Today, I woke up at 5 AM to get ready to hit the trails – my usual Sunday-Funday routine to run in the Sierra Nevada foothills in California. This is arguably the best part of my week despite the fact that it is still dark outside and the ground is coated in frost. If you told me three years ago that I would voluntarily wake up before dawn to do hill repeats, fartleks, and long-slow runs – I would have laughed, maybe thrown one of my Birkenstocks at you, and I would have most definitely deadpanned, I’m not a runner.
Growing up along the coast in Southern California, my younger years were spent in the water – swimming competitively, surfing, working as a lifeguard and certified swim instructor. After college, I continued to swim with U.S. Masters Swimming, and started participating in open water events like the Santa Cruz Rough Water Swim, and the Alcatraz Sharkfest Swim. I enjoyed the endurance aspects, and the unpredictability of open water events. Never fast, I came to realize that my strength lay in endurance rather than speed. This would come to serve me well later as an ultra trail runner.
Then, three years ago a friend posted on Facebook that she joined a trail running program that met at a trailhead down the block from my house. Always up for something new, I reached out to her, and she encouraged me to join the program – promising that it was not too late, I did not have to be fast or experienced, and I did not have to run hundreds of miles. I remember the first day – I showed up wearing basic gym attire, standing shly in a sea of glowing people, wearing all kinds of gear that I had never seen – I wondered if I made a mistake. The coach came up and greeted me as if we had been friends for years, and over the next twelve weeks I learned that I was exactly where I was supposed to be.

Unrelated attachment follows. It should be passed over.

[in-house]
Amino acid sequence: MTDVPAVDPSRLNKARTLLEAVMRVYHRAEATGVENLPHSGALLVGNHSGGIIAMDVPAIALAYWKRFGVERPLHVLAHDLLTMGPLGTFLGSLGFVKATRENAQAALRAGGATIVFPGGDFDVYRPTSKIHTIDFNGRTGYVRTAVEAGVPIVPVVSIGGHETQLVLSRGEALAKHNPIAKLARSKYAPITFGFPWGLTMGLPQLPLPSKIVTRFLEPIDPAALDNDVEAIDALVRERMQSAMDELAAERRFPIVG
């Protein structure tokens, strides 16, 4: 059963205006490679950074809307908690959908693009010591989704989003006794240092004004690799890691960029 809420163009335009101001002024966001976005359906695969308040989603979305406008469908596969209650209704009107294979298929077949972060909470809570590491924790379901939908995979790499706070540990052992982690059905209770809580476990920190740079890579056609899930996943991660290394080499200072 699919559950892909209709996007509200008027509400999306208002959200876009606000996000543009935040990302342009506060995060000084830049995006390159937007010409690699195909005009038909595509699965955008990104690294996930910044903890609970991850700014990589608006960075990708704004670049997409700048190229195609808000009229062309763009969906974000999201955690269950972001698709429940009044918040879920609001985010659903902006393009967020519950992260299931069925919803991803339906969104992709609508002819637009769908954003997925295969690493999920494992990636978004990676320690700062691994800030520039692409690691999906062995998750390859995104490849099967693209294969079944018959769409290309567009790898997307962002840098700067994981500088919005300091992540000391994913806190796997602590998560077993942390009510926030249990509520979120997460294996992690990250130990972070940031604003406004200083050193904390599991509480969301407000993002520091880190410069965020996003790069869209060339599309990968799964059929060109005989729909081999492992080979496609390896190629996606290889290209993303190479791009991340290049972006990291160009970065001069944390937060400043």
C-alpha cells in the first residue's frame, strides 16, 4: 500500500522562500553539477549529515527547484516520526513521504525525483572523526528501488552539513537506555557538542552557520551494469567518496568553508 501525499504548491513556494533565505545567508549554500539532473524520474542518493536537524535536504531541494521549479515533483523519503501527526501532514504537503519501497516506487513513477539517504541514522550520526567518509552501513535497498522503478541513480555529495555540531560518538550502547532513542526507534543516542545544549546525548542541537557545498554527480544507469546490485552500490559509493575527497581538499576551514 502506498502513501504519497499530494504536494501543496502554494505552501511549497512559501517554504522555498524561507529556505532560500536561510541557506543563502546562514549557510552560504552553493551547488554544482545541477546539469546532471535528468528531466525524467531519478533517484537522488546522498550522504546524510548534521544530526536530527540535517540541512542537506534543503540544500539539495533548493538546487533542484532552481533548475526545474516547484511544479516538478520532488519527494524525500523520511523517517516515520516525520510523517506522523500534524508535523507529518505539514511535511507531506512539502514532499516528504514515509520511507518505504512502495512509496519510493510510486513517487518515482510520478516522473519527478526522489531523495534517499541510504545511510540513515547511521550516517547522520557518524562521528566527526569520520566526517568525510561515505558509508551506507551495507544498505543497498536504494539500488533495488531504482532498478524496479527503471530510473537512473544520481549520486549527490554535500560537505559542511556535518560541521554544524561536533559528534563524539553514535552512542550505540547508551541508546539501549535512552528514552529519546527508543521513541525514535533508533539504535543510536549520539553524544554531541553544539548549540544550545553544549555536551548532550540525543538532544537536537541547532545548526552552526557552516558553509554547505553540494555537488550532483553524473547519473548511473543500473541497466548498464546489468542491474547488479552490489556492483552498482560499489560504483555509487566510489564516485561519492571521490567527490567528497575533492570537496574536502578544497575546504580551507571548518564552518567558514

Could I really be a trail runner if I’m this slow, if I don’t look like how I think a runner should look?
Don’t get me wrong, there were times when I doubted myself . My coach, one of the most amazing people I have met, continues to remind me, ‘You ARE a trail runner. You are here, and you are doing this thing. How amazing are you, and how awesome is this!?’ So I kept doing this running thing. Five miles or a 50K; heat or snow; a swarm of hornets, cramps, or Star Thistles (which should be called Satan’s Spikes) — I kept going.
I’ll be honest, I don’t do this because it’s easy or glamorous (and it’s especially NOT easy or glamorous when you have to squat with burning quads on the side of the trail after 20 miles to relieve yourself as a dozen runners pass by.) But there’s truth to the runner’s high, there’s magic in being the first person to touch the trail in the morning, and there’s grace and sense of belonging in the community of trail runners. If I had to do it all over again, I wouldn’t change a thing.